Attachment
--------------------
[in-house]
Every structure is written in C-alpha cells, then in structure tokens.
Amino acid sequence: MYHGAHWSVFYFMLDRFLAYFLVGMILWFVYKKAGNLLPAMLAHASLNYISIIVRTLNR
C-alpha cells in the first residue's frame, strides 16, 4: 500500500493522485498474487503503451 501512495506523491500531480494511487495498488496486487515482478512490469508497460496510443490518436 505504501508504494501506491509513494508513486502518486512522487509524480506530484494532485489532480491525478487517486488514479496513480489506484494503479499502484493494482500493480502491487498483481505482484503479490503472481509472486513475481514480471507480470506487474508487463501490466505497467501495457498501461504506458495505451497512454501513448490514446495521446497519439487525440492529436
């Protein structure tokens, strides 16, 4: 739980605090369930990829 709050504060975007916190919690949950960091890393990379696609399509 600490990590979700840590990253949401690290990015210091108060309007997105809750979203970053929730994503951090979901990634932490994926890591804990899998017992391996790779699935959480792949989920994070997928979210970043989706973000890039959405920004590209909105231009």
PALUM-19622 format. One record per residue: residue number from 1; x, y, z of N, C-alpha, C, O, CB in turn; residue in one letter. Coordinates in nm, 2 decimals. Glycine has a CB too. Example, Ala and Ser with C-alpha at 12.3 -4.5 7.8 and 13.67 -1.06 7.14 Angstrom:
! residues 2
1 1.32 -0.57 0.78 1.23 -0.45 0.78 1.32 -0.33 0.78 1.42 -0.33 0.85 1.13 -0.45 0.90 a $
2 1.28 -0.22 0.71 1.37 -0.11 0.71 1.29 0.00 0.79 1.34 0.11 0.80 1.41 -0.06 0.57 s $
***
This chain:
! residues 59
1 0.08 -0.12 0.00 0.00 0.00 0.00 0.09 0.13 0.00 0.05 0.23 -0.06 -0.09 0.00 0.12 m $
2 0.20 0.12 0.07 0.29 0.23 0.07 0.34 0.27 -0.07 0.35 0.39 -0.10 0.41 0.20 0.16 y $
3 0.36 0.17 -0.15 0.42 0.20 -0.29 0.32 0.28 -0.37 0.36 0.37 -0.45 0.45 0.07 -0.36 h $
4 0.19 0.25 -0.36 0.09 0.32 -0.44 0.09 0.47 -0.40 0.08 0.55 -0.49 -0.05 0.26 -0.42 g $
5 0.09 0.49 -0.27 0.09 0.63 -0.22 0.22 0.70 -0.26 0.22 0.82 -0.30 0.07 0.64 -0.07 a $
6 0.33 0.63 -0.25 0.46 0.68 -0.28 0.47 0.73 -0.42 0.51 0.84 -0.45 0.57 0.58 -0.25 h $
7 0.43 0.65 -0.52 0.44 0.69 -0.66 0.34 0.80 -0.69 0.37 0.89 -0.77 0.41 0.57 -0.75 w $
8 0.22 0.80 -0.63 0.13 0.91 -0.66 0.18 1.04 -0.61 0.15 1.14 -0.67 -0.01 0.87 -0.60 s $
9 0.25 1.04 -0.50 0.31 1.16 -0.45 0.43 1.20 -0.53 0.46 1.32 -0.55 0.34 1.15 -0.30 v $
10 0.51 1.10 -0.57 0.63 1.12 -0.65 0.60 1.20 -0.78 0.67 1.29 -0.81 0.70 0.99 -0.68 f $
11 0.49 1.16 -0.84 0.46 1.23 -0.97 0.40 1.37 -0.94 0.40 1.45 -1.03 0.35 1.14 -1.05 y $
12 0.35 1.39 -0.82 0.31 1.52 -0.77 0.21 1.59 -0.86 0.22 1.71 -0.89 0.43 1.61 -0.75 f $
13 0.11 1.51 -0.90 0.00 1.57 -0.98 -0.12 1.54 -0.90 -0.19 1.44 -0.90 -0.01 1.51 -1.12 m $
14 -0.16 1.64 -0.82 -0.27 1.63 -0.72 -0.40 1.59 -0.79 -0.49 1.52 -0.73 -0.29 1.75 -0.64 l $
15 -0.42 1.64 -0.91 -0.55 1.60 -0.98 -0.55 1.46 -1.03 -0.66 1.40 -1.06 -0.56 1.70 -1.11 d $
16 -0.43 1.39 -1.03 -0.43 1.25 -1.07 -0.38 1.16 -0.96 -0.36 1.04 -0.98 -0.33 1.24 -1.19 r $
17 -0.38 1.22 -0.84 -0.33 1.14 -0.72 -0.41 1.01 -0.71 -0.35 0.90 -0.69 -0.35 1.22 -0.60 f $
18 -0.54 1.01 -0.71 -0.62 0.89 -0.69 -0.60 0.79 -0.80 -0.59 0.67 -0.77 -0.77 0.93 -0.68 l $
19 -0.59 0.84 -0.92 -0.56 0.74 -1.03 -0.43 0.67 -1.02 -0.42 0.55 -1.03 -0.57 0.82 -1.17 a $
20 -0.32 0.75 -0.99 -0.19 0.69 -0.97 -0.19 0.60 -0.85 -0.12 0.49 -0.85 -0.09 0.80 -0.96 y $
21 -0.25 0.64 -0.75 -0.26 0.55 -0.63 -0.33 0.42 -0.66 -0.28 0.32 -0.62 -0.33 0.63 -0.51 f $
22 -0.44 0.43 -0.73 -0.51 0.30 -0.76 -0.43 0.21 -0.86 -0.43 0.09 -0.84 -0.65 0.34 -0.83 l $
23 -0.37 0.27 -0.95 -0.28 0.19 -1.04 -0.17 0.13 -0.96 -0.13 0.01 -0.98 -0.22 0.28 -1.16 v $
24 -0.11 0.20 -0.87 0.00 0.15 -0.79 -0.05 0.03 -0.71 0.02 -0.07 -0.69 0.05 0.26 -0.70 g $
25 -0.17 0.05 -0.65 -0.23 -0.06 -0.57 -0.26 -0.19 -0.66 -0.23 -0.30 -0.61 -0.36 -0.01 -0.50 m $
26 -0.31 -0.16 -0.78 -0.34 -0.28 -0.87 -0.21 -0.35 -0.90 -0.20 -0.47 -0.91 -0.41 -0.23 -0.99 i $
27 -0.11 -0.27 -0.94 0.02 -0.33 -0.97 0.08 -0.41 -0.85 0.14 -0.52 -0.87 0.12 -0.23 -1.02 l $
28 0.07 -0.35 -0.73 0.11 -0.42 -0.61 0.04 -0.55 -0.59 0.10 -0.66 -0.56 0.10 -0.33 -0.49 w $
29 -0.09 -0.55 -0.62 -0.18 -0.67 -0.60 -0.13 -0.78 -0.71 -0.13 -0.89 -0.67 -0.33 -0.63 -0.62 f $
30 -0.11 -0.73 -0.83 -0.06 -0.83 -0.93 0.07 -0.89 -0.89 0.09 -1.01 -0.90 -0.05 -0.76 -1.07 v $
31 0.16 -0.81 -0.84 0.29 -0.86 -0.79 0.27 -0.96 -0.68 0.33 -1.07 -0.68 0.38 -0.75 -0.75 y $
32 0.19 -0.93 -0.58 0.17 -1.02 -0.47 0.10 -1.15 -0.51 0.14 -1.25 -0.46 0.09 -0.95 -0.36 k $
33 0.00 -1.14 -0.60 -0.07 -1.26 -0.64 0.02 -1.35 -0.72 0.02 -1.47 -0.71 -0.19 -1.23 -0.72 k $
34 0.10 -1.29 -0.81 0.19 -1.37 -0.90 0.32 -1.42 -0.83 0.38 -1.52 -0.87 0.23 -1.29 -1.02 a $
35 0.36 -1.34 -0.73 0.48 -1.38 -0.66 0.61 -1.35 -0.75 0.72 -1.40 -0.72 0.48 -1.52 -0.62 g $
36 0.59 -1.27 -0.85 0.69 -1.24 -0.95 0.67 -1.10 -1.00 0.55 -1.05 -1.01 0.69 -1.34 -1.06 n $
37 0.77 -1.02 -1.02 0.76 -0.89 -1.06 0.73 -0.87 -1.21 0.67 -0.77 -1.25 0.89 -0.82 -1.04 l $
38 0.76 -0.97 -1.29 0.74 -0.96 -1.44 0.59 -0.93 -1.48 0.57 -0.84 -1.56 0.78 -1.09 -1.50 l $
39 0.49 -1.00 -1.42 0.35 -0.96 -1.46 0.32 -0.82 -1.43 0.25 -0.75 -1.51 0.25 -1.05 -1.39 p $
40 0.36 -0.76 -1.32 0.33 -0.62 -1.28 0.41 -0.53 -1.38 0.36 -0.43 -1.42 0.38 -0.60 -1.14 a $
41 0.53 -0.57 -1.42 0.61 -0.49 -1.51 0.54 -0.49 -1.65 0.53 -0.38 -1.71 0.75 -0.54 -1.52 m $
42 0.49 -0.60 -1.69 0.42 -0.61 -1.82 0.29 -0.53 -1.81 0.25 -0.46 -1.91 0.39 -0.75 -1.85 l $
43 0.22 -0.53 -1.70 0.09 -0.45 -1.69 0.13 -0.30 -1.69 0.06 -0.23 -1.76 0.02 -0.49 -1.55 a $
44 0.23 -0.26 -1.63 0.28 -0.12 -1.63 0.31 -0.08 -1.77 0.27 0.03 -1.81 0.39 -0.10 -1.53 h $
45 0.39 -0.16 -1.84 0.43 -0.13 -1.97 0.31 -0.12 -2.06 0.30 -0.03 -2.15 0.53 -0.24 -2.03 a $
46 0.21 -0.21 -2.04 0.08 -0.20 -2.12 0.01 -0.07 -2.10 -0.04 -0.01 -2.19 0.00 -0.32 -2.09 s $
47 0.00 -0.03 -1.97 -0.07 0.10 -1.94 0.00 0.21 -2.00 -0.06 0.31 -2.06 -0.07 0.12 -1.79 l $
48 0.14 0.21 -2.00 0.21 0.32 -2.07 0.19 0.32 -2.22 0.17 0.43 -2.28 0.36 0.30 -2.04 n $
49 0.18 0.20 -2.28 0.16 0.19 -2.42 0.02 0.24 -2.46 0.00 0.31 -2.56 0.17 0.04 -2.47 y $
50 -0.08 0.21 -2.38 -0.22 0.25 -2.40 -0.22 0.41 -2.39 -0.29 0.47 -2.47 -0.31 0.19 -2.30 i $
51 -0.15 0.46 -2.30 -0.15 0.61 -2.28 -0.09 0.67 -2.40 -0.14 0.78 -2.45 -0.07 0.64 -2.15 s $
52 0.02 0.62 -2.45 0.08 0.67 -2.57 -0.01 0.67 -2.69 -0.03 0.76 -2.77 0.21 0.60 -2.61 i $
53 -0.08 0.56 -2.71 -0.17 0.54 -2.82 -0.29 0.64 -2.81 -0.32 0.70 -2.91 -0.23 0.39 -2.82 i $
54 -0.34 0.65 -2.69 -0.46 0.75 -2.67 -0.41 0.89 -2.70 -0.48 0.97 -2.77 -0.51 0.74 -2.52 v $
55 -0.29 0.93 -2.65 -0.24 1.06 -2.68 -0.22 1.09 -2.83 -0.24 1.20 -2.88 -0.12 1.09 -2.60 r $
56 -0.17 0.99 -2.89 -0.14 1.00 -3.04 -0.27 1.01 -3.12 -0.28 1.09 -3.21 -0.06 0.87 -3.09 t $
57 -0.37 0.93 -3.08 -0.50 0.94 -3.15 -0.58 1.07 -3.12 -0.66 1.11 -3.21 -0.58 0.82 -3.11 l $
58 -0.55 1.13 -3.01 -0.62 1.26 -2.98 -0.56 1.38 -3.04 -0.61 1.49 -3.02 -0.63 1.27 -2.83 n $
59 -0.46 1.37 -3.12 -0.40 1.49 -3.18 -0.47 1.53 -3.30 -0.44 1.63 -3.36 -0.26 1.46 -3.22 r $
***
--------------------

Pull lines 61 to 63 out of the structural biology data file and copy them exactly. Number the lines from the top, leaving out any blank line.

49 0.18 0.20 -2.28 0.16 0.19 -2.42 0.02 0.24 -2.46 0.00 0.31 -2.56 0.17 0.04 -2.47 y $
50 -0.08 0.21 -2.38 -0.22 0.25 -2.40 -0.22 0.41 -2.39 -0.29 0.47 -2.47 -0.31 0.19 -2.30 i $
51 -0.15 0.46 -2.30 -0.15 0.61 -2.28 -0.09 0.67 -2.40 -0.14 0.78 -2.45 -0.07 0.64 -2.15 s $